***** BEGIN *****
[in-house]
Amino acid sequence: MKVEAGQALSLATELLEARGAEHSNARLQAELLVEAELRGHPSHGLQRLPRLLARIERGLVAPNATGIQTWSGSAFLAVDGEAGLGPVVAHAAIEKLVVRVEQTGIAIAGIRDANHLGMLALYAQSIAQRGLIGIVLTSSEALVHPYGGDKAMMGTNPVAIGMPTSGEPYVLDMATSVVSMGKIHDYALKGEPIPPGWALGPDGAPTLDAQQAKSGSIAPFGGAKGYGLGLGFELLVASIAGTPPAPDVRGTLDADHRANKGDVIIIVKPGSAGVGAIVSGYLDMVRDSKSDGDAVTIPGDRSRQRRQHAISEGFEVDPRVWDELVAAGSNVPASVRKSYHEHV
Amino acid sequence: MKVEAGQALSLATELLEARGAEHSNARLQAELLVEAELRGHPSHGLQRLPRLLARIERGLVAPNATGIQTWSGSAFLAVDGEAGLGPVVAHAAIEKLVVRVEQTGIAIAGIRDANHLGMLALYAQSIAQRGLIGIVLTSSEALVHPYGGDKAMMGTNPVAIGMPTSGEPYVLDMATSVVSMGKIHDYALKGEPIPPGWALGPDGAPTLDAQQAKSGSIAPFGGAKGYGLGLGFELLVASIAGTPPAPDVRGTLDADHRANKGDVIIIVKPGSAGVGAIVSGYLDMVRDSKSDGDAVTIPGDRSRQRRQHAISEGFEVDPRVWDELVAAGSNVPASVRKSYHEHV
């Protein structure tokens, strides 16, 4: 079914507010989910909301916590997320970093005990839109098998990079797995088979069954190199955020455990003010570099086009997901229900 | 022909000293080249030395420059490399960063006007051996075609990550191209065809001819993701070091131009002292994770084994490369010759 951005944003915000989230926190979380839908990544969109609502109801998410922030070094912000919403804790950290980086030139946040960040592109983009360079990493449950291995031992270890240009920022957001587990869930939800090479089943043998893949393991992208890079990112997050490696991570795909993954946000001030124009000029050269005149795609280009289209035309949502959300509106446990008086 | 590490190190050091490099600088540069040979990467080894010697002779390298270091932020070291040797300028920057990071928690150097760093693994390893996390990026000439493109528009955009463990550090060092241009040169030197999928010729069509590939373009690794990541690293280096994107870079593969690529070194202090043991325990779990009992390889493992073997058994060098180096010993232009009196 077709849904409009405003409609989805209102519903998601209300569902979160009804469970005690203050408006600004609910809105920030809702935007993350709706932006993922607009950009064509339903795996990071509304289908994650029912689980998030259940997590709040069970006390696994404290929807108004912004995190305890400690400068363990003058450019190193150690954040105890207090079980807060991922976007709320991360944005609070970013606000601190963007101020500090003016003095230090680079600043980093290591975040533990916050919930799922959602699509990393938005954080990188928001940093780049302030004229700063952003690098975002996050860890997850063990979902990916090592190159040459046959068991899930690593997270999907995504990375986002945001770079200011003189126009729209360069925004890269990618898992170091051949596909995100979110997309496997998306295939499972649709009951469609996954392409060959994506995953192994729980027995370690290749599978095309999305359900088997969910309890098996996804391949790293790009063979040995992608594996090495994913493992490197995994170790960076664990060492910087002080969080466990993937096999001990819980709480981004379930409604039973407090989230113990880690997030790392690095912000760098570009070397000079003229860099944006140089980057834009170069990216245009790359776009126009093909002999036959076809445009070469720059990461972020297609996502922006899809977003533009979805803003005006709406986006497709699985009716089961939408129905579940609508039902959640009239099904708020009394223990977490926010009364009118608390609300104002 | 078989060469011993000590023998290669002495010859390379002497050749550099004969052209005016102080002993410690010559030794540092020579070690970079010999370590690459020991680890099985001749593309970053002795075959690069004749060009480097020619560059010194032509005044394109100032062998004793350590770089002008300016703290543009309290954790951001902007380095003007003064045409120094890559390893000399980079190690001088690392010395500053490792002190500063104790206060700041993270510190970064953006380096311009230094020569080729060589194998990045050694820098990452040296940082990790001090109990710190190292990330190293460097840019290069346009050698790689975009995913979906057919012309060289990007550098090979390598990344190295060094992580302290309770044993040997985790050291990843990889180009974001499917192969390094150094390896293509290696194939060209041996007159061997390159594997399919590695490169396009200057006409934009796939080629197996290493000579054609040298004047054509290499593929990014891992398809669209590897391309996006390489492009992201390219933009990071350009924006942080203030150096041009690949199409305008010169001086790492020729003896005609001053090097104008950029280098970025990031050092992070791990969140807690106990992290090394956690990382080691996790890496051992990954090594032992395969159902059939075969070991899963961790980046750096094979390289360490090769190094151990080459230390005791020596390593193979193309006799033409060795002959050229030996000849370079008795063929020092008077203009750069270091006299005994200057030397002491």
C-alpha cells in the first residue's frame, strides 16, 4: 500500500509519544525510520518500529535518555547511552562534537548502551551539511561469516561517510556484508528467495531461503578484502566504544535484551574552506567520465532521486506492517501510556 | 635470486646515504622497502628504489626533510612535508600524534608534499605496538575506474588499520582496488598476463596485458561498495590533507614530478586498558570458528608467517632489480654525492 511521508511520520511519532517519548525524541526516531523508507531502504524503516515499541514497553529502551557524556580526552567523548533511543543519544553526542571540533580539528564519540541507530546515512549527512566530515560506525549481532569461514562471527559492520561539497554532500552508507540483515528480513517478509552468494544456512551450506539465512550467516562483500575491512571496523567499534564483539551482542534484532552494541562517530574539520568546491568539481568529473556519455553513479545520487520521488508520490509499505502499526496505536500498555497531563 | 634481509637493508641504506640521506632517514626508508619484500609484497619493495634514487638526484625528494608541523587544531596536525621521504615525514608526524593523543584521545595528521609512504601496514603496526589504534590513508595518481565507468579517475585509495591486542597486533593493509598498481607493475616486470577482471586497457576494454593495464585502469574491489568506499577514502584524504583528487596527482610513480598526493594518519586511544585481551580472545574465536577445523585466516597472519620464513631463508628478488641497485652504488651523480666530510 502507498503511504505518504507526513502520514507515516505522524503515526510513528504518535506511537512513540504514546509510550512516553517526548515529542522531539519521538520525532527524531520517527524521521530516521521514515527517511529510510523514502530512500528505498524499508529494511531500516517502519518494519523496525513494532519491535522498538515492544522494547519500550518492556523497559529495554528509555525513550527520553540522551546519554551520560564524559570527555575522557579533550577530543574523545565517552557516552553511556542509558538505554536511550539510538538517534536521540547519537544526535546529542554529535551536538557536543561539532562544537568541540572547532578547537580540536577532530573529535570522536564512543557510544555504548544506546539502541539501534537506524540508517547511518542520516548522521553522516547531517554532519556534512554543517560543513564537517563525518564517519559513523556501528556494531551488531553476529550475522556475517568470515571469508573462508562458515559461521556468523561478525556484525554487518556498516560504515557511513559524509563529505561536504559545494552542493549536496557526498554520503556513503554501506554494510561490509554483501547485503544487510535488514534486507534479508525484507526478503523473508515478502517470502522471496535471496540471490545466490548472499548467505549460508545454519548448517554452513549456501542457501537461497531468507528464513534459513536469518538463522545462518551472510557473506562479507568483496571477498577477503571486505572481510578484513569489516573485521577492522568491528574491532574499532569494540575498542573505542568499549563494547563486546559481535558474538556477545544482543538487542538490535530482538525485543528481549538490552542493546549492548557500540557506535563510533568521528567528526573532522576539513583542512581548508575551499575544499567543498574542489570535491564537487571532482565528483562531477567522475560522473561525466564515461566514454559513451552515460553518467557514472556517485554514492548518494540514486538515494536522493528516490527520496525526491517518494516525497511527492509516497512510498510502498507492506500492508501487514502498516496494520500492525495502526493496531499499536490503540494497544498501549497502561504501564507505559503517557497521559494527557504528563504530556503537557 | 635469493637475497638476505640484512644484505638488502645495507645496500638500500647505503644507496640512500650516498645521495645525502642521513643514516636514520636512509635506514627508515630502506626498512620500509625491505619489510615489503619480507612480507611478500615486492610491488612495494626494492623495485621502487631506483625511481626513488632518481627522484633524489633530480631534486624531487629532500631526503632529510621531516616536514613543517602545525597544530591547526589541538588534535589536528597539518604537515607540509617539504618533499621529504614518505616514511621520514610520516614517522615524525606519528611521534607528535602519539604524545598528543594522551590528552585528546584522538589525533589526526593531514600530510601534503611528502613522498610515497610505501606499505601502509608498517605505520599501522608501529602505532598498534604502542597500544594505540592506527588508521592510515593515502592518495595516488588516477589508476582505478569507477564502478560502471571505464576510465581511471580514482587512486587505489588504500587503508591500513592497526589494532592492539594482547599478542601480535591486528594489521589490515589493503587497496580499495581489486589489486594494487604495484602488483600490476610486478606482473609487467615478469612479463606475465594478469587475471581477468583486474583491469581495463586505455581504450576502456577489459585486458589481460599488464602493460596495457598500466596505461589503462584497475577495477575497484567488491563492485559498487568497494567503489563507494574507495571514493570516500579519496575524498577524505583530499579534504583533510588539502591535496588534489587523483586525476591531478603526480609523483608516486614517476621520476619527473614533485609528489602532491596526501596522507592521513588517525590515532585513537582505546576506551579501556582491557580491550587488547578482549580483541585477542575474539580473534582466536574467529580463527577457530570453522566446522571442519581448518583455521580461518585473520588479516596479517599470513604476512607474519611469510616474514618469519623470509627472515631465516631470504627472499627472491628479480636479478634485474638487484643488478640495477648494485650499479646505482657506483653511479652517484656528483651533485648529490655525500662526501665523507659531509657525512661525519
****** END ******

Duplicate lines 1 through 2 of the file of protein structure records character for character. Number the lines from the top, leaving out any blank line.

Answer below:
[in-house]
Amino acid sequence: MKVEAGQALSLATELLEARGAEHSNARLQAELLVEAELRGHPSHGLQRLPRLLARIERGLVAPNATGIQTWSGSAFLAVDGEAGLGPVVAHAAIEKLVVRVEQTGIAIAGIRDANHLGMLALYAQSIAQRGLIGIVLTSSEALVHPYGGDKAMMGTNPVAIGMPTSGEPYVLDMATSVVSMGKIHDYALKGEPIPPGWALGPDGAPTLDAQQAKSGSIAPFGGAKGYGLGLGFELLVASIAGTPPAPDVRGTLDADHRANKGDVIIIVKPGSAGVGAIVSGYLDMVRDSKSDGDAVTIPGDRSRQRRQHAISEGFEVDPRVWDELVAAGSNVPASVRKSYHEHV